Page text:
In a few weeks time I'll be leaving my current employer to take up a new challenge.
It's an exciting time for me personally having spent the last 17 years working in-house for Green Flag, Direct Line and then Asda.
Since graduating from uni I can count on one hand the number of days I haven't enjoyed my job, which is testament to the three companies I've had the pleasure of working for.
My dad once said to me when I was younger, if you find a job you love you'll never work another day in your life.
I thought he was very wise, until I later realised he'd been quoting Confucius.
But the sentiment is bang on.
When I had a career break four years ago, during which I attempted to write a book on how to avoid a midlife crisis, he also had these words of reassurance:
"In my experience it is a lot easier to find people who love to finish a job than it is to find people (like you) with genuinely original ideas that are worth doing in the first place."
He was making the point that although I was good at being inventive and innovative, good with words, very good with people because, as he put it, "you are self-confident and able to behave as an extrovert when you want to or need to", he also pointed out I have a low boredom threshold.
"You sometimes find it hard to complete tasks once the initial novelty or excitement wears off."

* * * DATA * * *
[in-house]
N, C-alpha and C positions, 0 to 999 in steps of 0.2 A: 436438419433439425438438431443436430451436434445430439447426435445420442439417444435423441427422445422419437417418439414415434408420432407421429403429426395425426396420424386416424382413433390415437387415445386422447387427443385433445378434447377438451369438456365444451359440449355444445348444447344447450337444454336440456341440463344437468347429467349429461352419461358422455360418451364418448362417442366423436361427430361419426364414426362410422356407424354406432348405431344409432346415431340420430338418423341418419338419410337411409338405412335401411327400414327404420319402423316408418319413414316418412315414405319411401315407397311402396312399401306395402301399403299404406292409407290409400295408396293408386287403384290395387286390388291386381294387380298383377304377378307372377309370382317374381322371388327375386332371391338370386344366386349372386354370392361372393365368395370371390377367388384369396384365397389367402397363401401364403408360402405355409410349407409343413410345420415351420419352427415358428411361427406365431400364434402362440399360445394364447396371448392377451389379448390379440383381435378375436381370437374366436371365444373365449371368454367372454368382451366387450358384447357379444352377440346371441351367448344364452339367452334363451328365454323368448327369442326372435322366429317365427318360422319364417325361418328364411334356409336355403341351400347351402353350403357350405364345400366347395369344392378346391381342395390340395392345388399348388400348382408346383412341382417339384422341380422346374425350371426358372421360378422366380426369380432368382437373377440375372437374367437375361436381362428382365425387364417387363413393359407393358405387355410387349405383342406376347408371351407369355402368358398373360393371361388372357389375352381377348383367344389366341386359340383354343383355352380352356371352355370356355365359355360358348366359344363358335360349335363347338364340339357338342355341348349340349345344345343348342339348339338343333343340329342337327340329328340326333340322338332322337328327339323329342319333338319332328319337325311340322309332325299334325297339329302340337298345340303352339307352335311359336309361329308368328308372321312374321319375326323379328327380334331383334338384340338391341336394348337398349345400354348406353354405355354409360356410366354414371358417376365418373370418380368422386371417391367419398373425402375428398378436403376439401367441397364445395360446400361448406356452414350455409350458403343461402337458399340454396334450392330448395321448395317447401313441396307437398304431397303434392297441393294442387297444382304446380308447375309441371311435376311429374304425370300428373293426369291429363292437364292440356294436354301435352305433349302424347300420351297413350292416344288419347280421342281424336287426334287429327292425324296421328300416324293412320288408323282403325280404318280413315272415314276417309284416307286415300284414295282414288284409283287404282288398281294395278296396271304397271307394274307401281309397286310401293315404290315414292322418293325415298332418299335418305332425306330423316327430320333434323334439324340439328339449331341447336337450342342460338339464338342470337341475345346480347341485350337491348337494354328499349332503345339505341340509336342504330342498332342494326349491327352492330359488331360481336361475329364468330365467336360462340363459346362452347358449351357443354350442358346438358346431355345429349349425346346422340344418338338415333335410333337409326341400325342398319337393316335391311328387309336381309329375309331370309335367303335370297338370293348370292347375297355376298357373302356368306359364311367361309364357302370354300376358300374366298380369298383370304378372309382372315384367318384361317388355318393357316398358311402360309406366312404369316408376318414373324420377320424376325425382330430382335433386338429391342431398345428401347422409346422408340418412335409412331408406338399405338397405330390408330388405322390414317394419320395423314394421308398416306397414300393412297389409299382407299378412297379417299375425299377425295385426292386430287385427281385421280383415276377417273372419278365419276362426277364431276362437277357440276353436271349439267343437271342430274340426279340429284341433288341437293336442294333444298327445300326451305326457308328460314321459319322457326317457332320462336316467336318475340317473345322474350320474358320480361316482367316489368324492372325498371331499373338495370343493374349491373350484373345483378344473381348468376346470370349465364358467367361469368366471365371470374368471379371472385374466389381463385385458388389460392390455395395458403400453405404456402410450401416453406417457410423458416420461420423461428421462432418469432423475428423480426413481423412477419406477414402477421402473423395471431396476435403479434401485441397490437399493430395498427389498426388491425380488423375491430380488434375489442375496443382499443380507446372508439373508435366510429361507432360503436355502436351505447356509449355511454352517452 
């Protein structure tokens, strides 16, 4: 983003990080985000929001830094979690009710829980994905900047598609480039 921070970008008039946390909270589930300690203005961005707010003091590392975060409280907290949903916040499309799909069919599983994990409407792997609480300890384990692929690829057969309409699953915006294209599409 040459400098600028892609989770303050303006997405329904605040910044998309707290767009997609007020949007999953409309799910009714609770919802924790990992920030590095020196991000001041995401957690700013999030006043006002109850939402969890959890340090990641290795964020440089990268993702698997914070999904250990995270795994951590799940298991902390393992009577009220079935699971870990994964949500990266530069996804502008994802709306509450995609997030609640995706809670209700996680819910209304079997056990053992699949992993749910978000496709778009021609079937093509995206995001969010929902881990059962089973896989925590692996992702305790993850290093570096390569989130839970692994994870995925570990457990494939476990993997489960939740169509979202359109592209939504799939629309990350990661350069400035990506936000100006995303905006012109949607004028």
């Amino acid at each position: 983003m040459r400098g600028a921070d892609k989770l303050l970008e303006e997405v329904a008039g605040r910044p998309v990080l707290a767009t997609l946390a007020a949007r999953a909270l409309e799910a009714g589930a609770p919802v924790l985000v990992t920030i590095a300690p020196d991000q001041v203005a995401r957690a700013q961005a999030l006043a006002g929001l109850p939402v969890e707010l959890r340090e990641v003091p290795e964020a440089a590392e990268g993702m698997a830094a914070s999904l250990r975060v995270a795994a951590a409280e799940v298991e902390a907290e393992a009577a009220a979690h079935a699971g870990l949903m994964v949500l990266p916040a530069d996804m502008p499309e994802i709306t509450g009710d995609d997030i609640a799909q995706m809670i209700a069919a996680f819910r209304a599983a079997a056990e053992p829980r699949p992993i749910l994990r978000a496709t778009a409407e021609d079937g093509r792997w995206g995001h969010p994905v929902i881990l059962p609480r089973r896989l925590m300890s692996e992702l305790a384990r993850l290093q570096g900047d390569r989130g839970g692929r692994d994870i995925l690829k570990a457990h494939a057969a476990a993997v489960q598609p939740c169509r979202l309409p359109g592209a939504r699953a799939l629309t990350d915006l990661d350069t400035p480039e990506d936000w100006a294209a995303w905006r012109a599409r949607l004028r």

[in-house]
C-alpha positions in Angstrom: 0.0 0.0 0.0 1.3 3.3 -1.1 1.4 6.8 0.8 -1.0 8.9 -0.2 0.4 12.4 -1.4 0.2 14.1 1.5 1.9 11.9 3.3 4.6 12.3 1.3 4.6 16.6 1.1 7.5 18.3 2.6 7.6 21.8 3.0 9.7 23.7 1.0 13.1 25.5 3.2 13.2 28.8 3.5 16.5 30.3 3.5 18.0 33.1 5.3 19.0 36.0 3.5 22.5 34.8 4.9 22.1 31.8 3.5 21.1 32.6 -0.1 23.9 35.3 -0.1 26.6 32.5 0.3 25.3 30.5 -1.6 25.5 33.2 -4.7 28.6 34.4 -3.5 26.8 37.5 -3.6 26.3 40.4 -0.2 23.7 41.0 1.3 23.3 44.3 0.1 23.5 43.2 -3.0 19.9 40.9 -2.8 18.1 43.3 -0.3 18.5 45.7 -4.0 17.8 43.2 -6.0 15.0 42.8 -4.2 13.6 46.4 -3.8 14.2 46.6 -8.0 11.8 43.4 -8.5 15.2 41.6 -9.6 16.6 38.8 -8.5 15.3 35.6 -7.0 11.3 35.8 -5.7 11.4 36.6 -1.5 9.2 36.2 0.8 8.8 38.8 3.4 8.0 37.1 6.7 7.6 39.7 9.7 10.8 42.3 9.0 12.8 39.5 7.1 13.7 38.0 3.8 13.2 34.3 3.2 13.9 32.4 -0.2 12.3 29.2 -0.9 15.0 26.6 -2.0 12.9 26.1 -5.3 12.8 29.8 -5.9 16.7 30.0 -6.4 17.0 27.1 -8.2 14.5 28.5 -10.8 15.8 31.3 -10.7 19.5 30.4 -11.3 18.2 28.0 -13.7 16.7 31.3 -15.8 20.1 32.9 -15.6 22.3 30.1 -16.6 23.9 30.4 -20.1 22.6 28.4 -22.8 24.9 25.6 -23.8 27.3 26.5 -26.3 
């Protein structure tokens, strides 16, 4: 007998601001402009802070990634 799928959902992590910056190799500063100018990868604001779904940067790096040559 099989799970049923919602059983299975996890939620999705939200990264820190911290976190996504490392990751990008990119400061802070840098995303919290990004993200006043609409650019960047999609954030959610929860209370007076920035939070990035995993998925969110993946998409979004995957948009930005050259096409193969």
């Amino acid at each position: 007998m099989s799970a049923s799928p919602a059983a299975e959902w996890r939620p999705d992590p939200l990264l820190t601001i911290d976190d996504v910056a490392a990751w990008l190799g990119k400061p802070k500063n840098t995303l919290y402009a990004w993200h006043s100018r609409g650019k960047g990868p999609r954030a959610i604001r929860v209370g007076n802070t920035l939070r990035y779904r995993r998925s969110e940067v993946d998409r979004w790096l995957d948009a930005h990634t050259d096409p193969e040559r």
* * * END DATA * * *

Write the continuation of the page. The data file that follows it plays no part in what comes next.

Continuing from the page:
He's not wrong.
But, my own father, an award winning, world renowned professor of chemistry, with an OBE no less, was recognising that my strengths outweighed my weaknesses.
It was a significant moment, and helped lay the foundations for a different chapter in my life and career.
I rejoined Asda with a renewed sense of purpose, and confidence to follow my gut and pursue my passions.
I took risks and took chances, seizing opportunities to innovate.
For want of a better phrase, I got my mojo back.
This morning, as I started to ponder what life will be like next month when I leave Asda to set up on my own, he sent me the following email.
The timing as ever was impeccable:
Thought for the day, as you branch out on your own.
As Mahatma Gandi said to his followers:
“Man often becomes what he believes himself to be.
"If I keep on saying to myself that I cannot do a certain thing, it is possible that I may end by really becoming incapable of doing it.
"On the contrary, if I have the belief that I can do it, I shall surely acquire the capacity to do it even if I may not have it at the beginning."
Very wise words. And to his credit at least now he quotes his sources!
And thanks too to my colleagues over the years who have supported and guided me.
Given me a lift when I've needed it, picked me up when I've been down, and encouraged me to jump off the edge and fly when I worried I may fall if I was pushed.
Follow Dom on Twitter @domburch